We don’t like it any more than you do, but it’s time to face facts: summer is ending. Fall will be here before we know it, whether we’re ready or not. If you pay attention, you’ll notice the whole world preparing. Squirrels are busy gathering food, ants are reproducing, and bees are swarming.

Unfortunately, some of these fall preparations might be a problem for you. Rodents like mice and rats are gearing up for fall and winter like everything else. The first item on any rat’s fall preparation list is finding a warm place to stay. If you’re not careful, that place could be your home. The only way to keep rats out this late summer is to beat them at their own preparation game. Here’s what those rascally rodents are up to and how to counter them at every turn:

Looking for Food

Rodents have an incredibly keen sense of smell. Rats can interpret all kinds of information from different scents. This sense of smell helps guide rodents toward accessible food supplies. Rats can smell food through walls, even if it’s dry and stored. They can even smell how easily they’ll be able to access it. Rats literally follow their noses to sources of food, letting scents guide them to vulnerable access points.

Rats are looking for consistent sources of food they can access easily. They want to be able to sneak into boxes of food to chow down without anyone noticing. Make that as hard as possible. Store all your dry goods in airtight plastic containers. Clean up your dining and kitchen areas after every meal. Take your garbage out every night. If you can make your food hard for rats to get at, they’ll be much less interested in trying.

Rats start building nests in late summer and fall

Building Nests

Rodents aren’t picky about nesting material. They build small, tightly-packed clumps of various debris, which they rest and eat in. Rats build their nests of paper, insulation, stray fabric, and other trash. They gather these materials by dragging them into dark corners. Often, rats will rip paper or other objects to shreds to use as nesting material. Rodents also rear their young inside these nests, where they can stay safe and hidden.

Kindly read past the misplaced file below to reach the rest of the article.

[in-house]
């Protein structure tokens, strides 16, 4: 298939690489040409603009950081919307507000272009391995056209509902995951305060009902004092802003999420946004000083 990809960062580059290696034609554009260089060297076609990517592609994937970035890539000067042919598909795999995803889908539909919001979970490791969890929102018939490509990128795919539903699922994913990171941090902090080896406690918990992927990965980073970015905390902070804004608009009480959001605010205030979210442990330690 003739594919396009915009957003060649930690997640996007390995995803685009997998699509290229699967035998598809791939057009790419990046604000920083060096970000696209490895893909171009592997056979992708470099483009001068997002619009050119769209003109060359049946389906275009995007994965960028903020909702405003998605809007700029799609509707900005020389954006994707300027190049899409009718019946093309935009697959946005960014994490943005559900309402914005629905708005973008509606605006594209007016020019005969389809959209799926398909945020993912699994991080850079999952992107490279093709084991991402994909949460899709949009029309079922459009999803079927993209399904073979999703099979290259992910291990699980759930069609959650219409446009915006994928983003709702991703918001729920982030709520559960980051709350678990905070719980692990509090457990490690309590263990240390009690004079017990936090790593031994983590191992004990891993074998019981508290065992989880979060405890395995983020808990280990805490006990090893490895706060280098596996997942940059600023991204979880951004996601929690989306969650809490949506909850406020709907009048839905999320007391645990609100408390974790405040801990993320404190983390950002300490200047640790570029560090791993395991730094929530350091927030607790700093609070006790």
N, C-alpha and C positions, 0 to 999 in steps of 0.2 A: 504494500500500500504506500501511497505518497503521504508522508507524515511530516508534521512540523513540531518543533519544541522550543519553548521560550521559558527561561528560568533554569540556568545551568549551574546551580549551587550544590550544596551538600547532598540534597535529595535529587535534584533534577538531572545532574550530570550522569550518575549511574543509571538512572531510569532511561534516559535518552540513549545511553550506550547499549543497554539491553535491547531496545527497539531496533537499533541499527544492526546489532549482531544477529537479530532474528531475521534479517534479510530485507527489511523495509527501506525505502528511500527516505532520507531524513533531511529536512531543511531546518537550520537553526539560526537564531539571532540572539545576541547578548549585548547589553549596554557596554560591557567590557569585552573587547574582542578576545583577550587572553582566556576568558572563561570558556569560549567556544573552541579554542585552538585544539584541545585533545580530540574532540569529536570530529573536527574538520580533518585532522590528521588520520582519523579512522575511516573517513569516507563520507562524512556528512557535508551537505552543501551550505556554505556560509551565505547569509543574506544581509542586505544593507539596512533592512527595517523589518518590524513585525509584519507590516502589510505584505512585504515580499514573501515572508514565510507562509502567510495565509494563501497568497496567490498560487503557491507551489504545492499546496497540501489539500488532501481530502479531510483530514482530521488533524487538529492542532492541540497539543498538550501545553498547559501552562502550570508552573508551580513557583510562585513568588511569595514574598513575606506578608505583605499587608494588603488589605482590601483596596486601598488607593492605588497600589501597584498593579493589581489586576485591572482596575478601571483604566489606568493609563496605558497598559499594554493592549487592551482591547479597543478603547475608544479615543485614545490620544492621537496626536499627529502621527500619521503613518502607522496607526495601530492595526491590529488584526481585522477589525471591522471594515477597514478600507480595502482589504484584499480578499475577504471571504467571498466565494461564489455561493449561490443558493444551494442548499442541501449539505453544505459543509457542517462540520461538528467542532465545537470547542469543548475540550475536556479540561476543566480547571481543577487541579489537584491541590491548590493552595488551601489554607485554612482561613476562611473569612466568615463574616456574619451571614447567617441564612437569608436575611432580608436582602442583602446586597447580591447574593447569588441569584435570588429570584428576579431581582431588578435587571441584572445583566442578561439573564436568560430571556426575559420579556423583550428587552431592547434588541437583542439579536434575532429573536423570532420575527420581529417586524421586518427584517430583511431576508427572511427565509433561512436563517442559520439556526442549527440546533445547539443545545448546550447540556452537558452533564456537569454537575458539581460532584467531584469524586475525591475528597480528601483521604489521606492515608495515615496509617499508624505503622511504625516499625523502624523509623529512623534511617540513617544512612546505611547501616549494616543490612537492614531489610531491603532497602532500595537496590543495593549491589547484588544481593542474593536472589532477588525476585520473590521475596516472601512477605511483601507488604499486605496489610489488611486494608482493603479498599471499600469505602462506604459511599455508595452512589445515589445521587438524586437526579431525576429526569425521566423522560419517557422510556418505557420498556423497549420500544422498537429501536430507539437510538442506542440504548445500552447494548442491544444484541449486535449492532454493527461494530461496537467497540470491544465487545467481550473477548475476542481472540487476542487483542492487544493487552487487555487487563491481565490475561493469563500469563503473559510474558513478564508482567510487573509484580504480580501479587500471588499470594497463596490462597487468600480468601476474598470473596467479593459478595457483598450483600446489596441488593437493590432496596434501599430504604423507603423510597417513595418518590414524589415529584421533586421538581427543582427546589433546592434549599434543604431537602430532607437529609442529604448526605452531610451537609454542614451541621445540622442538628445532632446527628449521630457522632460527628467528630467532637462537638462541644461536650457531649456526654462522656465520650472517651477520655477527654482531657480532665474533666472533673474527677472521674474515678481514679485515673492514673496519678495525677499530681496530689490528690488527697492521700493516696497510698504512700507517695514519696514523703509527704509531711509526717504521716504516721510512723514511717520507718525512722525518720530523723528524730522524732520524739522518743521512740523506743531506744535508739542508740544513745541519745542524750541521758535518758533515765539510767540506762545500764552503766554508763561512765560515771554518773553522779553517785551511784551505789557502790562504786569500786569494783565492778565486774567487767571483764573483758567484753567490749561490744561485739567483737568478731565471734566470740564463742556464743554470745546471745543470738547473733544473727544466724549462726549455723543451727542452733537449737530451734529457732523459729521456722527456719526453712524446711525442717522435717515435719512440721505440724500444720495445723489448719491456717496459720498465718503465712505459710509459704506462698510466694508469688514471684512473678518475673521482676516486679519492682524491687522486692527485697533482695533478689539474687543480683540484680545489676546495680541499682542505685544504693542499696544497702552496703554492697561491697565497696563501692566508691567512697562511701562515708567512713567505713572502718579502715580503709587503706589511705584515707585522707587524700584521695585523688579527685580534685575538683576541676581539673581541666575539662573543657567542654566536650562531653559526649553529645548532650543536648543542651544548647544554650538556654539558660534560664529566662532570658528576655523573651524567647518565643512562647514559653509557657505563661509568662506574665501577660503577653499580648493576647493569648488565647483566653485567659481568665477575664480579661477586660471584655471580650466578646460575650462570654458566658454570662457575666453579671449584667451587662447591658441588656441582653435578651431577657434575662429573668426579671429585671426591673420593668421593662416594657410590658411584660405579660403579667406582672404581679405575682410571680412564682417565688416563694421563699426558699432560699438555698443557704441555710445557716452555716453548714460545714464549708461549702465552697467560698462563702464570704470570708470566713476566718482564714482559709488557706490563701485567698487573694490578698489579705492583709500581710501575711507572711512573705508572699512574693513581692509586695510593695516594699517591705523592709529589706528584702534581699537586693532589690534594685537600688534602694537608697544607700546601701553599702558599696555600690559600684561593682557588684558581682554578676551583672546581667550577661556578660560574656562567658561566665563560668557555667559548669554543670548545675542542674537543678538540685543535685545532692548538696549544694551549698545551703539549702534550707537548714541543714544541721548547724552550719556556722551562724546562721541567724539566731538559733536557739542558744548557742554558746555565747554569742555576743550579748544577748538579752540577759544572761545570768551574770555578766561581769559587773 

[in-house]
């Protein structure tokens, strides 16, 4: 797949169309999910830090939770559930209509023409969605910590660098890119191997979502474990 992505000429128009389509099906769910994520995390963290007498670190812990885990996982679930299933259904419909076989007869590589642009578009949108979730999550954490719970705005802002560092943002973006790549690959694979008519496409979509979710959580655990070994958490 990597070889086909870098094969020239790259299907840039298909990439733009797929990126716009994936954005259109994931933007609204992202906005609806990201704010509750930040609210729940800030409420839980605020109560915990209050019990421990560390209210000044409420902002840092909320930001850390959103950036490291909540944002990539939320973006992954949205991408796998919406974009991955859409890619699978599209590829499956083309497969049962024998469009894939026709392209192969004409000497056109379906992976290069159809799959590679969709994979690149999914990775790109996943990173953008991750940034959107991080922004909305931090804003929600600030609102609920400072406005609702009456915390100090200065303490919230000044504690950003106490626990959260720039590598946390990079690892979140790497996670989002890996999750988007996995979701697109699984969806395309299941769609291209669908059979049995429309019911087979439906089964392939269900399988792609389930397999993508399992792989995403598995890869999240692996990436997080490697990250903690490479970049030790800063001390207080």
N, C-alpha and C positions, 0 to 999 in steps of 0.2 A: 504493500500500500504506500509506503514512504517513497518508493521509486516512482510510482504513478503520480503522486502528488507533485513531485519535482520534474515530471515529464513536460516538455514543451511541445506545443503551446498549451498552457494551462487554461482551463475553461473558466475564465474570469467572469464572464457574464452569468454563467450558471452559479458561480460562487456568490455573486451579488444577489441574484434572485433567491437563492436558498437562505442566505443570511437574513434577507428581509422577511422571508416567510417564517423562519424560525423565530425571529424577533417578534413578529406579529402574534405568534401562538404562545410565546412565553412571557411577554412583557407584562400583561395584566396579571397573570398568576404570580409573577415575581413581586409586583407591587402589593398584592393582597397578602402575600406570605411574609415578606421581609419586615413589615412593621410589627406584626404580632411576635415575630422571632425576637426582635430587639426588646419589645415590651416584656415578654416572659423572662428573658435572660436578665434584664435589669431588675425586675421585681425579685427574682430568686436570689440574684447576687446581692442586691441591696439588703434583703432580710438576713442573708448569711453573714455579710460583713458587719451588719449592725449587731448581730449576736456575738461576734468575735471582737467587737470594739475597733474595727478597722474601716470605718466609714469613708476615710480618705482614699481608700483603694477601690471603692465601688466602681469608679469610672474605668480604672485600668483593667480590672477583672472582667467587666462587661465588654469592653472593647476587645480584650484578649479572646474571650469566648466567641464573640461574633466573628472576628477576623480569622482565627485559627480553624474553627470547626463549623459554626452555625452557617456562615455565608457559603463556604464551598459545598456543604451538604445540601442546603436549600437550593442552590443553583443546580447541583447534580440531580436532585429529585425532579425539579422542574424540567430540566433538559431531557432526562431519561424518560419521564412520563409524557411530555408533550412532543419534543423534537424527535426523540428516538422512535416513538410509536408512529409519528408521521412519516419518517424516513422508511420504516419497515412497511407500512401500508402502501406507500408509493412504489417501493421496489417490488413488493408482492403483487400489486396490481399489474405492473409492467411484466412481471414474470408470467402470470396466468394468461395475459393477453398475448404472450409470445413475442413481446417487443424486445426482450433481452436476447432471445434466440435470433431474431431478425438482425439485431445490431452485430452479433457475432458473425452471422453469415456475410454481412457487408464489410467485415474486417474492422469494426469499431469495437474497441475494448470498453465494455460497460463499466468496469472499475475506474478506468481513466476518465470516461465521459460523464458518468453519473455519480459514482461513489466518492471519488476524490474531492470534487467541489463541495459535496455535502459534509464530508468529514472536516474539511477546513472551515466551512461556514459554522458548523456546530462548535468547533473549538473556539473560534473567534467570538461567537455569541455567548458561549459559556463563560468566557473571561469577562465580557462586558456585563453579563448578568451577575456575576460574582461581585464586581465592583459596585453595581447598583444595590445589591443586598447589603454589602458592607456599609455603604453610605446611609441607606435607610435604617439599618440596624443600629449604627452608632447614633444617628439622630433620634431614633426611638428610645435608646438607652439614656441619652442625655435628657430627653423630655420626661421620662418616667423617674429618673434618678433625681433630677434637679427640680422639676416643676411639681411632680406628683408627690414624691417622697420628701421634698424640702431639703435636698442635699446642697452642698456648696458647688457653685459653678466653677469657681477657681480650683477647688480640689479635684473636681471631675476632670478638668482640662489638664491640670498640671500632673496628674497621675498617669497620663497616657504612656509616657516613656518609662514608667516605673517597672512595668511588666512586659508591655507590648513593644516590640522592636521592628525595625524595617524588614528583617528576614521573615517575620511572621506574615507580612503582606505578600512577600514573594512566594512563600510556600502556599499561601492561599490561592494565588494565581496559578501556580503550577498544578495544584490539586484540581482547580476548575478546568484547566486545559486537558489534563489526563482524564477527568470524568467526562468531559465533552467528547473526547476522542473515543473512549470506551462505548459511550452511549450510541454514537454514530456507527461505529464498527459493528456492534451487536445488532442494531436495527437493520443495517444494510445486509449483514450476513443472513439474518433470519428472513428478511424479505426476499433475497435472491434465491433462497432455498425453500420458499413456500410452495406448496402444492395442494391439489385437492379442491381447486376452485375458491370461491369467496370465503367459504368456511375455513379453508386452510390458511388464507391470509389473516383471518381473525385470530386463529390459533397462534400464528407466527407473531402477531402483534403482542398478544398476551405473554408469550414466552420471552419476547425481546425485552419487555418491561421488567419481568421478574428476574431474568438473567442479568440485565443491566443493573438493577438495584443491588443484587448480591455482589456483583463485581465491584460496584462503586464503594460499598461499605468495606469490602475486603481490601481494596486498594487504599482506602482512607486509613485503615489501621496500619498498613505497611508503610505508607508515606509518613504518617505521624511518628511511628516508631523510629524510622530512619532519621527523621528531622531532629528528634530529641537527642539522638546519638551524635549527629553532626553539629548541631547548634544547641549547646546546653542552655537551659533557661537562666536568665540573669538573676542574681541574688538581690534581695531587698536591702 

Rats build their nests in dark, secluded, and warm areas. They want to be able to rest and forage for food without fear of being spotted. Consequently, if there’s a rat nest in your home, it’s probably in your basement, attic, or crawl space. Look for nests in corners or beneath furniture. Rats often build nests into damaged insulation, walls, or other nooks and crannies. Prevent rats from building nests by taking care to keep your basement clean and tidy.

Teething

Rat and mouse teeth never stop growing, so the rodents never stop teething. Rats and mice have to gnaw on something constantly to keep their teeth sharp and healthy. They’re not particularly picky about what they chew on. As long as it’s soft enough to bite down on safely, rats are all over it. Teething is a big reason why rats can be dangerous inside homes. When rats bite down on wiring, they could start dangerous electrical fires.

Rats gnaw on soft materials that they can access while they’re sneaking around. Usually, they’re chewing on boxes, storage materials, fabrics, or wiring. The best way to keep rats from damaging your stuff by chewing on it is to elevate it. Keep vulnerable stored materials in an elevated place where rats can’t reach it. Replace your cardboard boxes with hard plastic ones. Conceal and protect electrical wiring whenever possible, and consider affixing it to the wall.

Rats sneak into homes to find shelter in late summer and fall

Looking for Shelter

Rats have extremely keen perceptive senses developed over centuries of hard-won survival. One of the main reasons why they have these developed senses is so they can prepare for environmental changes early. When they start sensing a season’s change, they start looking for warm shelter right away. Rats use several senses to start searching for shelter. Their whiskers help them locate drafts and warm breezes, which they can follow into structures.

Rats use their heightened senses to find all kinds of access points. Once they find these access points, they can twist and squeeze their way in through surprisingly tiny openings. Rodents frequently squeeze through openings in door and window frames, utility lines, and small foundation cracks. Many rodents can climb surprisingly well to access openings, but most get in via access points close to the ground. Finding and blocking off these access points is the most important thing you can do to prevent rodent infestations.

Rodents are very, very good at preparing for cold weather. One of their most dastardly techniques is sneaking their way inside before we know to look for them. If they’re safely ensconced in your home before the temperatures even drop, they won’t have to worry about your fall defenses!

If rodents start this early, we have to start preventing them this year, too. Follow these tips starting now to keep rodents from infesting your home this fall. It’s not too early to start thinking about winter! If you do end up with rodents now or later, however, remember that you can always give Griffin a call. No matter how prepared your rodents are, we’ll prove we’re even more prepared.

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